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1.  Triple-Negative Breast Cancer: Clinical and Histological Correlations 
Breast Care  2011;6(4):273-278.
Summary
Triple-negative breast cancer (TNBC) is characterized by the lack of estrogen and progesterone receptors and the lack of HER2 expression or amplification. Much interest has recently been focused on these triple-negative (TN) subtypes because they may be aggressive and are more likely to recur and metastasize than other subtypes of breast cancer. TNBC accounts for approximately 10-24% of all breast cancer cases, and typically it occurs in younger patients and in patients with BRCA1 mutation. There is a substantial heterogeneity of TNBCs both at the morphological and the molecular level, but there are also common features, such as low tumor grade and accelerated tumor proliferation. Morphologically, TNBC may present as invasive ductal, metaplastic, medullary, apocrine, or other types. Molecularly, they are most frequently associated with a basal phenotype, but there is a distinct subgroup of cancers that are not of basal type and belong to the claudin-low or molecular-apocrine type. The basal phenotype is frequently associated with the loss of BRCA1.
doi:10.1159/000331643
PMCID: PMC3225211  PMID: 22135625
Breast cancer; molecular subtypes
2.  Early Breast Cancer Precursor Lesions: Lessons Learned from Molecular and Clinical Studies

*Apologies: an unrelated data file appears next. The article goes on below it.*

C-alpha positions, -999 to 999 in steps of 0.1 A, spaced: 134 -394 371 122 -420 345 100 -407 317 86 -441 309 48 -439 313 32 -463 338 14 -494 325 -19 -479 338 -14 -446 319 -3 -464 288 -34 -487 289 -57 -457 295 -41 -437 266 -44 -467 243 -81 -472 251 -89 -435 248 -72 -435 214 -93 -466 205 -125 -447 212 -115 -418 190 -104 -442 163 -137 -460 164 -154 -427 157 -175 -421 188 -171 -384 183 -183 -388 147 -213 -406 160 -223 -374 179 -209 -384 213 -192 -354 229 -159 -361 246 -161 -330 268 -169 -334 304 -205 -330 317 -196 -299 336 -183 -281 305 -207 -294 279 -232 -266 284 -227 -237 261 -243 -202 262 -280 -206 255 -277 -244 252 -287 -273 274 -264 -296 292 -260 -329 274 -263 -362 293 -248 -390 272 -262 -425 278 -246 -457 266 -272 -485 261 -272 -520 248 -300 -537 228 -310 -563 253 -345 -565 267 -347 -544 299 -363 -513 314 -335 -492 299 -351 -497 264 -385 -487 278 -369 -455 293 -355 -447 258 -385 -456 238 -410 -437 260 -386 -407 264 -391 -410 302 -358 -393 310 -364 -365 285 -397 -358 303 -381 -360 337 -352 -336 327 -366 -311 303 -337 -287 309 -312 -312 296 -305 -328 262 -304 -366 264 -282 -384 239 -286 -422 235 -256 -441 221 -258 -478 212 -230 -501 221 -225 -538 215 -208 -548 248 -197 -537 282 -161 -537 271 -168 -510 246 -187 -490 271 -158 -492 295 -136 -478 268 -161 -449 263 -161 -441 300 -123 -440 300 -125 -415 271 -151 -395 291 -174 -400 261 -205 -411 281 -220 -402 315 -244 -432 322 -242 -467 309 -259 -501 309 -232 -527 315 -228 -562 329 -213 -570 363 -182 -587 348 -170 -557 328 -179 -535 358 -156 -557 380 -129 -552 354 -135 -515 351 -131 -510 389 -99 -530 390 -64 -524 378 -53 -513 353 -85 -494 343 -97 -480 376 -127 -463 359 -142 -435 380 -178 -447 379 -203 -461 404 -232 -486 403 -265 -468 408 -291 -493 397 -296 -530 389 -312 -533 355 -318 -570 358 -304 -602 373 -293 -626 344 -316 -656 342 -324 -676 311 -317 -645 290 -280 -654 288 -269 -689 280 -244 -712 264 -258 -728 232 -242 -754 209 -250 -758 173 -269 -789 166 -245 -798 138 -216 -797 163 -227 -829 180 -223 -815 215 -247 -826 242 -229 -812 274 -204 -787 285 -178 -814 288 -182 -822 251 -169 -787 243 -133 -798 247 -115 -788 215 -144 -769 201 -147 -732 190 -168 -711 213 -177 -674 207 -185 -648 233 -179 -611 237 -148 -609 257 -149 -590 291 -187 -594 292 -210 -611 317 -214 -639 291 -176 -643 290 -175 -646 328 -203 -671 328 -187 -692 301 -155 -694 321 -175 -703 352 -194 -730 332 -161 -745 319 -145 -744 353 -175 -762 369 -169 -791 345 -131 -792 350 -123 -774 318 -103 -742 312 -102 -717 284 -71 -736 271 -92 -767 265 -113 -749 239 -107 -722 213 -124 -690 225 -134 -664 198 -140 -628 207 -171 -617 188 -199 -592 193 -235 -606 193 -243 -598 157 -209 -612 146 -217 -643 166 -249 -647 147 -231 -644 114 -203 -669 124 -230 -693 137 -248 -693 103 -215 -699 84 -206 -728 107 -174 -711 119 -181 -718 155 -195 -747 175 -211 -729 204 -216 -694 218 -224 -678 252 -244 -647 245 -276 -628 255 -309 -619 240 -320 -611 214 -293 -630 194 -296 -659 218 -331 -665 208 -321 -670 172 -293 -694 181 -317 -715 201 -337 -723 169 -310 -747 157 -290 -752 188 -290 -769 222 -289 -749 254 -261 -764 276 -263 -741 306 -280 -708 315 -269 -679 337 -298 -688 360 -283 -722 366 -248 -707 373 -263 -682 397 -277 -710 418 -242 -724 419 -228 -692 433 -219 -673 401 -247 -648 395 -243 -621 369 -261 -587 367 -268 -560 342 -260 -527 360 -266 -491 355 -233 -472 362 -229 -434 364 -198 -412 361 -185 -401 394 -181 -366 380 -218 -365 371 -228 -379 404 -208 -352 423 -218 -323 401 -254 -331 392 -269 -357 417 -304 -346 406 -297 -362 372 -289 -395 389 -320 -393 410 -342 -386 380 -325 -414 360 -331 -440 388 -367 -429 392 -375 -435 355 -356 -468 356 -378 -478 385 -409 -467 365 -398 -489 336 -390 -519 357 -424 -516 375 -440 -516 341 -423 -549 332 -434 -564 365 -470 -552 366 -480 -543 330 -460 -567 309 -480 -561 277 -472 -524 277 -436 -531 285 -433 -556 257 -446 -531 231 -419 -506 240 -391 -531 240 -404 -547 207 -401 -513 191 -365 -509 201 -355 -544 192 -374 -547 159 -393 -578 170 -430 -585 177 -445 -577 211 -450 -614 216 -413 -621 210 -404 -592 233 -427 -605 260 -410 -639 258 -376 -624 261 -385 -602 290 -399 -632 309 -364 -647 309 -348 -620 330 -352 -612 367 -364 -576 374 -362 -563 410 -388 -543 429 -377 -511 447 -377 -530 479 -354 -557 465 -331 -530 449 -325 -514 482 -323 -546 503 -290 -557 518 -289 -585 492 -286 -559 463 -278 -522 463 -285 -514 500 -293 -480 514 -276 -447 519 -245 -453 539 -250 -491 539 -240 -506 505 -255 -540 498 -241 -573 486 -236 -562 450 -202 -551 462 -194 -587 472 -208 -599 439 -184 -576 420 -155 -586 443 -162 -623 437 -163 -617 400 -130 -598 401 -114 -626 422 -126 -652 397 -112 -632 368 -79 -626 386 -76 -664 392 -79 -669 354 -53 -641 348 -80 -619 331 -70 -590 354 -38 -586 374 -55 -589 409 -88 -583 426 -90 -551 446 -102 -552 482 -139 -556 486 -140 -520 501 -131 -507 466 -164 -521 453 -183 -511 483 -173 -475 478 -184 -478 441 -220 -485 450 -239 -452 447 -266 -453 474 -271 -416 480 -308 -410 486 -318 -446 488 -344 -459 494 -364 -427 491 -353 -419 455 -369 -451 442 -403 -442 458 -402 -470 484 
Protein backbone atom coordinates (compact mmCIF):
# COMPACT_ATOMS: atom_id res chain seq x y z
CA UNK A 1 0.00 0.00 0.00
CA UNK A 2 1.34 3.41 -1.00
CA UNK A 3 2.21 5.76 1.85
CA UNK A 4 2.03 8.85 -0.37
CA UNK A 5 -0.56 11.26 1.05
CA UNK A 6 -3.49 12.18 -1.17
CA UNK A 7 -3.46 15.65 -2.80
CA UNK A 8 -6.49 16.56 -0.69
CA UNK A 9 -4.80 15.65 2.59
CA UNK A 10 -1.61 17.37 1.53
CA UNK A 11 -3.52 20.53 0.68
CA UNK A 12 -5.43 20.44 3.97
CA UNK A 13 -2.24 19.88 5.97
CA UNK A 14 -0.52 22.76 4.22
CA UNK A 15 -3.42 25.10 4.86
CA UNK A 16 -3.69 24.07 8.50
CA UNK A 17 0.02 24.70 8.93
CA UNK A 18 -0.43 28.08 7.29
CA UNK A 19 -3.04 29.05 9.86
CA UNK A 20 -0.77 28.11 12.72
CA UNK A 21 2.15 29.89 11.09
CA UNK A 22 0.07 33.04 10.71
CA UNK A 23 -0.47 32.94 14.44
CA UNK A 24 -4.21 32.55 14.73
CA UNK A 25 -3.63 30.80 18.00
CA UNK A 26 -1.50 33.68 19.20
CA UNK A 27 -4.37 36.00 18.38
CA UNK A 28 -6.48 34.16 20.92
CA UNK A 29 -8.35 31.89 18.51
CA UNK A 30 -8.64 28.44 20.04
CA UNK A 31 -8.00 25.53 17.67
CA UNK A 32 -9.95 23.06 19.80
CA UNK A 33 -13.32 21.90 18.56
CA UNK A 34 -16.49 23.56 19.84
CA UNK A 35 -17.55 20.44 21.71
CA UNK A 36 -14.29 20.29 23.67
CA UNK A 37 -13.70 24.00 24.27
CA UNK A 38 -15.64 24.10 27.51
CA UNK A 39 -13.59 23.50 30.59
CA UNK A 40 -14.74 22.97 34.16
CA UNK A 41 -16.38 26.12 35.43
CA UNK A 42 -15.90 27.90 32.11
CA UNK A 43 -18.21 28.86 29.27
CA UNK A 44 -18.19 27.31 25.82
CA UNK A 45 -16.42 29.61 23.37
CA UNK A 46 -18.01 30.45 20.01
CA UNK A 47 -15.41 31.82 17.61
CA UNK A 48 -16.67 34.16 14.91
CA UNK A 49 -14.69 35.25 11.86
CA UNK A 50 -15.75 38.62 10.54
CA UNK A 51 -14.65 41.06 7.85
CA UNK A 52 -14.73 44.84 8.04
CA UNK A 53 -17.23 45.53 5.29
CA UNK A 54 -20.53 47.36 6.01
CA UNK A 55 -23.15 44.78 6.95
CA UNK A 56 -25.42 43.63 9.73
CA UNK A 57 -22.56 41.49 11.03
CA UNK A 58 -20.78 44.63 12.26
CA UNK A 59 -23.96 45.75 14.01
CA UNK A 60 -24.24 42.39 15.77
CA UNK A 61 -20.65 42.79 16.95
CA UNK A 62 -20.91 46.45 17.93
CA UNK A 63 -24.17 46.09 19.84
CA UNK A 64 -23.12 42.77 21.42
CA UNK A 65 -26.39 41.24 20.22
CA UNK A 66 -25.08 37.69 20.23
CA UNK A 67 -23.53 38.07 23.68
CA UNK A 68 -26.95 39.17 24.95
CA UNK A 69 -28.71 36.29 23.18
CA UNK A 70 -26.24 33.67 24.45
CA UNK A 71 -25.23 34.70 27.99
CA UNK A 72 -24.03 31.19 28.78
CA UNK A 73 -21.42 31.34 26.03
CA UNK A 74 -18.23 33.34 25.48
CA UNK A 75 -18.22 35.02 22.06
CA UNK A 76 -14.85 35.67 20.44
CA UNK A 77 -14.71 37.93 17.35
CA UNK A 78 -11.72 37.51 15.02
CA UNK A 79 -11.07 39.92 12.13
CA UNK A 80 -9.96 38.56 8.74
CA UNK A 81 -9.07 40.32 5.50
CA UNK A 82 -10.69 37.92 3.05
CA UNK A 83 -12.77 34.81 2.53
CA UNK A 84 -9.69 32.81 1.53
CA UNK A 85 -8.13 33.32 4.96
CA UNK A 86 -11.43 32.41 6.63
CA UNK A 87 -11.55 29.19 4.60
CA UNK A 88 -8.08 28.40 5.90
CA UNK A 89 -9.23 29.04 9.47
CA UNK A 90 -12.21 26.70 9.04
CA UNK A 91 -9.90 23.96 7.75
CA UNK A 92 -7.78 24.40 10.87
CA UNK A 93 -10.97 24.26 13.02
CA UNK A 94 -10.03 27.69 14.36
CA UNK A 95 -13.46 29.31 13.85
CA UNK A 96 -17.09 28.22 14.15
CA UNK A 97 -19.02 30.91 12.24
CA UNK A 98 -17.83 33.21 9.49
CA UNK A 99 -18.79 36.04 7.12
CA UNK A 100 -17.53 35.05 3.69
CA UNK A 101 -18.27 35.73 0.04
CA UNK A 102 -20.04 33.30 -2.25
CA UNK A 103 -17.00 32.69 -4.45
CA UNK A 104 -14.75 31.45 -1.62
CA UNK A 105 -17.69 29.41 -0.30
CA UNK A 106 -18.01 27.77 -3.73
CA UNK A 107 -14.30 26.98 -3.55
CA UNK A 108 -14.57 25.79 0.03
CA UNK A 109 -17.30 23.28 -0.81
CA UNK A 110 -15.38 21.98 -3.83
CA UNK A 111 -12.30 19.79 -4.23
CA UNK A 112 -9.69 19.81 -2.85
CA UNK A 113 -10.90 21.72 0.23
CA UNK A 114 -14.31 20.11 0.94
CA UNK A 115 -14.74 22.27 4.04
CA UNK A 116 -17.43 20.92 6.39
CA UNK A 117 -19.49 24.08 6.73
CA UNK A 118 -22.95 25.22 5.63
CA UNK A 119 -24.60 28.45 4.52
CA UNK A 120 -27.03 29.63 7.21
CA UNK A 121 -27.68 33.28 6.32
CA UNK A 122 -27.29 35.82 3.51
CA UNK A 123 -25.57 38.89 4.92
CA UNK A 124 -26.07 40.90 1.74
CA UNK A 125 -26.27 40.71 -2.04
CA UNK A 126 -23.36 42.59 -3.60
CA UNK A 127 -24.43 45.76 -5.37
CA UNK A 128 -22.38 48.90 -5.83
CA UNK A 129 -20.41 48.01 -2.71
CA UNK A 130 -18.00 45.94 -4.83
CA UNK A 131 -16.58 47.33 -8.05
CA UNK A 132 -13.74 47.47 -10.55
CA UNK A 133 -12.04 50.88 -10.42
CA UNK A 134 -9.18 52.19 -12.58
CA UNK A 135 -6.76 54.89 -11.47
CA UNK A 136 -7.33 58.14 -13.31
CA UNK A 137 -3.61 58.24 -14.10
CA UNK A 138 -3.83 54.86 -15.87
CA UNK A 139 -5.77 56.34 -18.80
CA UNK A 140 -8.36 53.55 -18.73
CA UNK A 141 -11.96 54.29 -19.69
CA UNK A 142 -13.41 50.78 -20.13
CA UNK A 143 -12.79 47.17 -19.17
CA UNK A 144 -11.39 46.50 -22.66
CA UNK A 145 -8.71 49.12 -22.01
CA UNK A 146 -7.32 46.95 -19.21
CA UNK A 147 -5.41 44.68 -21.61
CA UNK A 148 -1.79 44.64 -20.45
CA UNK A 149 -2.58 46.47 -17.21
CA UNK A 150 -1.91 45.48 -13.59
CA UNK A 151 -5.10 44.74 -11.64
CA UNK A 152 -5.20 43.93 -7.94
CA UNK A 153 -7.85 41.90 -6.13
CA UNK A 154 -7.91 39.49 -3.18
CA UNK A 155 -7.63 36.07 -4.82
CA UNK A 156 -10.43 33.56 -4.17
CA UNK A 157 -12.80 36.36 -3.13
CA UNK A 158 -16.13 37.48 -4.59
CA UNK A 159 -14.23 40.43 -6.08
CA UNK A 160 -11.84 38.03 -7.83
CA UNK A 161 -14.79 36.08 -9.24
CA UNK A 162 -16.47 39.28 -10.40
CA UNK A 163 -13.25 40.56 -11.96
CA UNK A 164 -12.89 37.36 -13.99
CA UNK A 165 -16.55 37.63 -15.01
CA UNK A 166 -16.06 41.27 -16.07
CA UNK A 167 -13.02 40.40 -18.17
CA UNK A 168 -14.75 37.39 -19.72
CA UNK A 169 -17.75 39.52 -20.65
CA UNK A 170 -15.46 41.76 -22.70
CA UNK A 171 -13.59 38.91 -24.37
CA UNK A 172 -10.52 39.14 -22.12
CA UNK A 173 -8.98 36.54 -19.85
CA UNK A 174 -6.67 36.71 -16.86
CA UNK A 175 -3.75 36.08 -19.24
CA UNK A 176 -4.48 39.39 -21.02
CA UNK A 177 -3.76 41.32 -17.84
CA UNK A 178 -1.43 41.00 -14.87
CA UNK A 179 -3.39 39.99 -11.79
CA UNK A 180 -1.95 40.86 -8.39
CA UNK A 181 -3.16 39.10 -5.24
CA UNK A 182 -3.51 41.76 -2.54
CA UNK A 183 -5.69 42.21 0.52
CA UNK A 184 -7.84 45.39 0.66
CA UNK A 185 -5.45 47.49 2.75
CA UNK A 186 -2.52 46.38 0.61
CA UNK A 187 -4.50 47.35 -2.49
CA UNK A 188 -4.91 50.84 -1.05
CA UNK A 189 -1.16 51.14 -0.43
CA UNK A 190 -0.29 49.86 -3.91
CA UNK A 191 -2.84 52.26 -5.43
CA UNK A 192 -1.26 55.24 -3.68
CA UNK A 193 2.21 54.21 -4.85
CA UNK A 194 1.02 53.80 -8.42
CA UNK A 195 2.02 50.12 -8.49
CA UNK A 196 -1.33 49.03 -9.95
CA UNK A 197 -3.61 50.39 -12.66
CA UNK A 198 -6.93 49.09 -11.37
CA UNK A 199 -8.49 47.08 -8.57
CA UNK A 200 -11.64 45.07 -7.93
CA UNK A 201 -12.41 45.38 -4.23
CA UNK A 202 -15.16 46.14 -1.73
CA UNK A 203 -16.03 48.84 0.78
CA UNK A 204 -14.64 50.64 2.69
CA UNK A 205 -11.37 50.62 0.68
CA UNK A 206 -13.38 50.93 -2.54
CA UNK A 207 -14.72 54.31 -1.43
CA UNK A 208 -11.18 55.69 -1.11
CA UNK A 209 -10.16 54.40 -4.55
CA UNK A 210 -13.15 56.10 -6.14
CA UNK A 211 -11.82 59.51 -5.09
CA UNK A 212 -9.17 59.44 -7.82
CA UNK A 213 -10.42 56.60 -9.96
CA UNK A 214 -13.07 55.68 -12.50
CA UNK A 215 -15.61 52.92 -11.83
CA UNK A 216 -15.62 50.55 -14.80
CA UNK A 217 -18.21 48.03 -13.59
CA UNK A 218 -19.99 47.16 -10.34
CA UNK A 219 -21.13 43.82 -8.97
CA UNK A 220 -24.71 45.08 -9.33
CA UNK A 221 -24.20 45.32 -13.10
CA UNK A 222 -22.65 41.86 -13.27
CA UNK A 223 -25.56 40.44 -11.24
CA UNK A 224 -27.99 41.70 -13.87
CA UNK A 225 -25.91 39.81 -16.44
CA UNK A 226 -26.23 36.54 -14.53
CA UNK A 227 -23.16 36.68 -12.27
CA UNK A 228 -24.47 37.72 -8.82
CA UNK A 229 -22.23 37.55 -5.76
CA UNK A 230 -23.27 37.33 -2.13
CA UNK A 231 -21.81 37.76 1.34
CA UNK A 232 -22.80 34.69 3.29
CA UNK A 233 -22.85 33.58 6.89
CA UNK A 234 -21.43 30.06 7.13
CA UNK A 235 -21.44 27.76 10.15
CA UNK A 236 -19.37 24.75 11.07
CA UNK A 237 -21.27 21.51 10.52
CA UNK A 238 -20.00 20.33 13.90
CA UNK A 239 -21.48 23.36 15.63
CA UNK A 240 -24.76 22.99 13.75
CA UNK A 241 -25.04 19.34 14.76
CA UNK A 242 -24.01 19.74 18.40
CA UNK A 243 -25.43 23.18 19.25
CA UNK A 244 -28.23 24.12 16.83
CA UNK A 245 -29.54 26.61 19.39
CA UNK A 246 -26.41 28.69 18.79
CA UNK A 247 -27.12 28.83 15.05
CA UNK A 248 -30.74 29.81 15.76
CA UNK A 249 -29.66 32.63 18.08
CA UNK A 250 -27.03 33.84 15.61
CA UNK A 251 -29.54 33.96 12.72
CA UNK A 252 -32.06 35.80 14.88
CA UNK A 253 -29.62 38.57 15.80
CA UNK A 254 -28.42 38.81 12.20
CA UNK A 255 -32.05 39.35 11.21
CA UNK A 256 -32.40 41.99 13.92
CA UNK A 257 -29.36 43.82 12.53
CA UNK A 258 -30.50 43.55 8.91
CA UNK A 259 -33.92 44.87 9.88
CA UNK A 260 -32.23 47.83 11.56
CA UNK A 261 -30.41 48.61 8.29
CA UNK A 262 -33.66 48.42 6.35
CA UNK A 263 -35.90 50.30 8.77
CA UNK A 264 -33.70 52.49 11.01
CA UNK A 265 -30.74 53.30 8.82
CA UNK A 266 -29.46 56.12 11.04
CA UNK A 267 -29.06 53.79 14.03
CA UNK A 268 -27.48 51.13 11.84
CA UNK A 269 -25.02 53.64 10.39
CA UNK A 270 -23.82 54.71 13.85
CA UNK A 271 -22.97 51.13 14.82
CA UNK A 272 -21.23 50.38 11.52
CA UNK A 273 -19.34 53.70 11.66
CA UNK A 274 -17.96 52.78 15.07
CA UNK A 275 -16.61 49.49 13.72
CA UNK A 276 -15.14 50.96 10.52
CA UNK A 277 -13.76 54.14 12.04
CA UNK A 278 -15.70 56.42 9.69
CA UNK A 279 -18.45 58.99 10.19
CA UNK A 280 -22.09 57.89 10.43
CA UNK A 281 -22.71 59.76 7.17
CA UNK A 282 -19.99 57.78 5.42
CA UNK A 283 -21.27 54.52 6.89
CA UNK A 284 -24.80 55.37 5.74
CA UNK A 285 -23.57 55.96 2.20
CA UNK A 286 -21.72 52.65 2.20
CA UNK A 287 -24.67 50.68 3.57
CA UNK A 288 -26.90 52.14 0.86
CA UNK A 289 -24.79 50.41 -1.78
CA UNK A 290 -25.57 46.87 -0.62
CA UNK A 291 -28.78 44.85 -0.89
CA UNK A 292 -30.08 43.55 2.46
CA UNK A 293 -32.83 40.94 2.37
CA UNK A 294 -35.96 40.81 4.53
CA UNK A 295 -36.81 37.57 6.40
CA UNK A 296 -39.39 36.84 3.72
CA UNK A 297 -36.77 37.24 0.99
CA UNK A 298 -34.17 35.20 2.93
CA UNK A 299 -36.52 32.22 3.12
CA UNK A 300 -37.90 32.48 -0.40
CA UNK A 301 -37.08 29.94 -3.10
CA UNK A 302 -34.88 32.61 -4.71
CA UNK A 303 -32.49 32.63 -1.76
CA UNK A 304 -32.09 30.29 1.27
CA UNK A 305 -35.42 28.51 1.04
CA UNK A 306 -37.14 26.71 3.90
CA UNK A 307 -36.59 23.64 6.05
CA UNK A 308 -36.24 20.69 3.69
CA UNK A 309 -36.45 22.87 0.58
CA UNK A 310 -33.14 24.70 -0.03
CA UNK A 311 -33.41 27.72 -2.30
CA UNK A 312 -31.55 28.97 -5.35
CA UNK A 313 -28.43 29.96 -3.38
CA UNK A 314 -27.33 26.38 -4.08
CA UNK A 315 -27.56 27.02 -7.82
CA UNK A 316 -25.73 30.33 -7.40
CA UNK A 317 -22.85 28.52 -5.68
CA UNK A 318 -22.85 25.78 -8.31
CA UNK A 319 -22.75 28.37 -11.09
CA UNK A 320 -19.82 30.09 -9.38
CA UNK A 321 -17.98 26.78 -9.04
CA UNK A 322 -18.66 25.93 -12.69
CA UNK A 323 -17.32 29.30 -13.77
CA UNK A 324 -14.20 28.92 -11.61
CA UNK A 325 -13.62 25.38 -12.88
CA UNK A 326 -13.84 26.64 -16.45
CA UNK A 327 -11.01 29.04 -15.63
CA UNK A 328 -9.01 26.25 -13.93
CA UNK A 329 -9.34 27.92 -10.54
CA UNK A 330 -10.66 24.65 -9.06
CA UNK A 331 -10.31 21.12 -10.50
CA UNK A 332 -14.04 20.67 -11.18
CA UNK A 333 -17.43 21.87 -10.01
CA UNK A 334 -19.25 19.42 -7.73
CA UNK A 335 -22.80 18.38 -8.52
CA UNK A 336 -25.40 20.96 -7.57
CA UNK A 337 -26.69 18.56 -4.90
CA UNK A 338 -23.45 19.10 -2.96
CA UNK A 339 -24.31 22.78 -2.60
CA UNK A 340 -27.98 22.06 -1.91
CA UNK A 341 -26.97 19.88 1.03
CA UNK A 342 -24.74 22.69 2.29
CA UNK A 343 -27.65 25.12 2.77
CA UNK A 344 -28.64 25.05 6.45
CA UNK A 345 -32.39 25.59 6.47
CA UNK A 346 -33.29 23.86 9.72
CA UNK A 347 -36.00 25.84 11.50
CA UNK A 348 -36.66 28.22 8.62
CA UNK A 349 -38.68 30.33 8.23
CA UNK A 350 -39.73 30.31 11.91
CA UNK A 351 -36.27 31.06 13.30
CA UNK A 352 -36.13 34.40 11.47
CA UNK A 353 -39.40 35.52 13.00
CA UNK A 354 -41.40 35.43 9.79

Breast Care  2010;5(4):218-226.
Atypical ductal hyperplasia (ADH), flat epithelial atypia (FEA), and lobular neoplasia (LN) form a group of early precursor lesions that are part of the low-grade pathway in breast cancer development. This concept implies that the neoplastic disease process begins at a stage much earlier than in situ carcinoma. We have performed a review of the published literature for the upgrade risk to ductal carcinoma in situ or invasive carcinoma in open biopsy after a diagnosis of ADH, FEA, or LN in core needle biopsy. This has revealed the highest upgrade risk for ADH (28.2% after open biopsy), followed by LN (14.9%), and FEA (10.2%). With LN, the pleomorphic subtype is believed to confer a higher risk than classical LN. With all types of precursor lesions, careful attention must be paid to the clinicopathological correlation for the guidance of the clinical management. Follow-up biopsies are generally indicated in ADH, and if there is any radiological-pathological discrepancy, also in LN or FEA.
doi:10.1159/000319624
PMCID: PMC3346166  PMID: 22590441
Breast cancer, precursor; Atypical ductal hyperplasia (ADH); Flat epithelial atypia (FEA); Lobular neoplasia (LN)

Results 1-2 (2)